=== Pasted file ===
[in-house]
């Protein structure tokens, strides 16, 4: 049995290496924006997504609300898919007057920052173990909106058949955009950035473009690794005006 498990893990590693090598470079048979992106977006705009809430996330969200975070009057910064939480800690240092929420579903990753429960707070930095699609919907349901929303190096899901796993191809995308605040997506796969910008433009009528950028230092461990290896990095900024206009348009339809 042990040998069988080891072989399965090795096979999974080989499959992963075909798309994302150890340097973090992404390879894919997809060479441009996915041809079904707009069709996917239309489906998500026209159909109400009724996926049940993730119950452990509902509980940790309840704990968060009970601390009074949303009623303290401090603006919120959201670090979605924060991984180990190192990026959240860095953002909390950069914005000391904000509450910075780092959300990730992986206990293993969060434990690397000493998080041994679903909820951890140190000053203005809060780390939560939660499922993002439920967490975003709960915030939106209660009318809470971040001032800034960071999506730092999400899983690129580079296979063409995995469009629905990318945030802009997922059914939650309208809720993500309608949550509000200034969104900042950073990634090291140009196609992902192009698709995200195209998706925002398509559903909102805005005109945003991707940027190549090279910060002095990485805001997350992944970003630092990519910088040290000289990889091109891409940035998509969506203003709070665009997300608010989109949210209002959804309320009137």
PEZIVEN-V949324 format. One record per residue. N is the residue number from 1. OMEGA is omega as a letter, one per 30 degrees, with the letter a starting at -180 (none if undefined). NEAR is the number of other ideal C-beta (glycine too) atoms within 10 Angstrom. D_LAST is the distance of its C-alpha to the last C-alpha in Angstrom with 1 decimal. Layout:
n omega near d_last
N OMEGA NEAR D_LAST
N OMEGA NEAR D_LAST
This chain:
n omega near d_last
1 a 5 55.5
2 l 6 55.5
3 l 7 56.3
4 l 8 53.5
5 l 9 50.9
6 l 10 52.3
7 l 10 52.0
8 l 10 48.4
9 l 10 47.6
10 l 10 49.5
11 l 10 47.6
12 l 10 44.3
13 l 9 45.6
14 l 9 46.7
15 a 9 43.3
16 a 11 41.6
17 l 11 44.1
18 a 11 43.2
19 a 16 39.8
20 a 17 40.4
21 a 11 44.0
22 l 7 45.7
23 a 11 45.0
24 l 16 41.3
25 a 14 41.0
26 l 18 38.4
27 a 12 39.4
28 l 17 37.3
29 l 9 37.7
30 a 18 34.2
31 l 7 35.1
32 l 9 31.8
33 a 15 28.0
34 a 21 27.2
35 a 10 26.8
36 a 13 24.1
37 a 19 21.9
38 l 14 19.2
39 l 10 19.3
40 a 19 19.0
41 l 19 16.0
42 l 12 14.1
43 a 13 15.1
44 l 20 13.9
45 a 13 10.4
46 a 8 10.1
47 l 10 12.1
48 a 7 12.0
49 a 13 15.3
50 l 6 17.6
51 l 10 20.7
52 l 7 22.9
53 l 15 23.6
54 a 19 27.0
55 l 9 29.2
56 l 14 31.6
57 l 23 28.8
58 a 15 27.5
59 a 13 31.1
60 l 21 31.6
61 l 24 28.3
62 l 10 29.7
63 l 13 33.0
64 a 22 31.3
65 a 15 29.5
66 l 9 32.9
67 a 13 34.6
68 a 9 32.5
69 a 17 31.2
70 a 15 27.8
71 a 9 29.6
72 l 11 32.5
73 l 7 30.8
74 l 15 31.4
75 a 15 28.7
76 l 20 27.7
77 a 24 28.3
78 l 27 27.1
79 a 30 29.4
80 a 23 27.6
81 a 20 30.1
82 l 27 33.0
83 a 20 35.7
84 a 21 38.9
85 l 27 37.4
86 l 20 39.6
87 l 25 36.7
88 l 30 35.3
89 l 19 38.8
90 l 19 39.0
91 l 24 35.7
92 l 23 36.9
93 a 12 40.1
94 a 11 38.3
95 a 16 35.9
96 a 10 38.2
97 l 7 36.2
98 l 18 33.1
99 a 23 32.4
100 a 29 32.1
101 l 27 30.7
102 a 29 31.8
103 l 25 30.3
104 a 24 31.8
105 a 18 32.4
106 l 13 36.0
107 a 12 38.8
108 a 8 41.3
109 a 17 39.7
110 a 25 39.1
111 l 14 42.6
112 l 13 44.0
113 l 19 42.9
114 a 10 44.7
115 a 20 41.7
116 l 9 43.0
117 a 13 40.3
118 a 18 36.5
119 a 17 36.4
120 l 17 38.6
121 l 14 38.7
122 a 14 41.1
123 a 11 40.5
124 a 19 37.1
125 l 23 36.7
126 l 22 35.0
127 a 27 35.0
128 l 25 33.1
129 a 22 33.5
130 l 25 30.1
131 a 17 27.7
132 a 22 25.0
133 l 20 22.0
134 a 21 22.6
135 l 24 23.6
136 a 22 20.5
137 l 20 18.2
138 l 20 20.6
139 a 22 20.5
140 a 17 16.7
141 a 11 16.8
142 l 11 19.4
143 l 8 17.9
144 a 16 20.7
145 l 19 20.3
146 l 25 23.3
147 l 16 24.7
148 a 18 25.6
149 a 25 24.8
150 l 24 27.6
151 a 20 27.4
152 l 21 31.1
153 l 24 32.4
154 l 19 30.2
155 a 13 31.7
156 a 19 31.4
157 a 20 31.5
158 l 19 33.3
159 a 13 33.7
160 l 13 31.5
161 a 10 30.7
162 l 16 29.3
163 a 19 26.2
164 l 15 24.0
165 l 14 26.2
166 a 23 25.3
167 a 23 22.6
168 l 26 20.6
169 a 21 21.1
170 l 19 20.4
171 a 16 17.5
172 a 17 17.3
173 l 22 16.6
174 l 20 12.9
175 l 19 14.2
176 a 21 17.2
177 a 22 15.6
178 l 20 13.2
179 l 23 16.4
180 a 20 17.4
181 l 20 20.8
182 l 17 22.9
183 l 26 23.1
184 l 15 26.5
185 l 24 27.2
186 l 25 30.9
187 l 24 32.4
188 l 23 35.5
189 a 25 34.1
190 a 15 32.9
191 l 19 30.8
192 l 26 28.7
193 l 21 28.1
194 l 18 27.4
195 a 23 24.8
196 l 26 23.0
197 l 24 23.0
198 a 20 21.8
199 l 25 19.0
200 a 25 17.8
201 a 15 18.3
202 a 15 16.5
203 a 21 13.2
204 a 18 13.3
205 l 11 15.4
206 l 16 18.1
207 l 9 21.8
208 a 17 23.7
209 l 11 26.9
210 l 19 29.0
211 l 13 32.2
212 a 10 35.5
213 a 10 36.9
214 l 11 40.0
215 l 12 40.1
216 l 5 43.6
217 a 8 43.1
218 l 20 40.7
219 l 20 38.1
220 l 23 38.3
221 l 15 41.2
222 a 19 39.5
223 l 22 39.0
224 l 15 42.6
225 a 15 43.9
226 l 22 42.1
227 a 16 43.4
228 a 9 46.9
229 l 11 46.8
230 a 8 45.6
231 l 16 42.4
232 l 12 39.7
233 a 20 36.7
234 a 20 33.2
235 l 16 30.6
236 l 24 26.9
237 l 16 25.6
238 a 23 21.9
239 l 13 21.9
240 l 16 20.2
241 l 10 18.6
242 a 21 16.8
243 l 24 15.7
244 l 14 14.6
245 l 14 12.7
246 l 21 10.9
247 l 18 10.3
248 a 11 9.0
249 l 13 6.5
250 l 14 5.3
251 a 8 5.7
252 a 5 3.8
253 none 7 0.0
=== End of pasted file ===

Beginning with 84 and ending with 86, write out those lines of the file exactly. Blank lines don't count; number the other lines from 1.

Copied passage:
76 l 20 27.7
77 a 24 28.3
78 l 27 27.1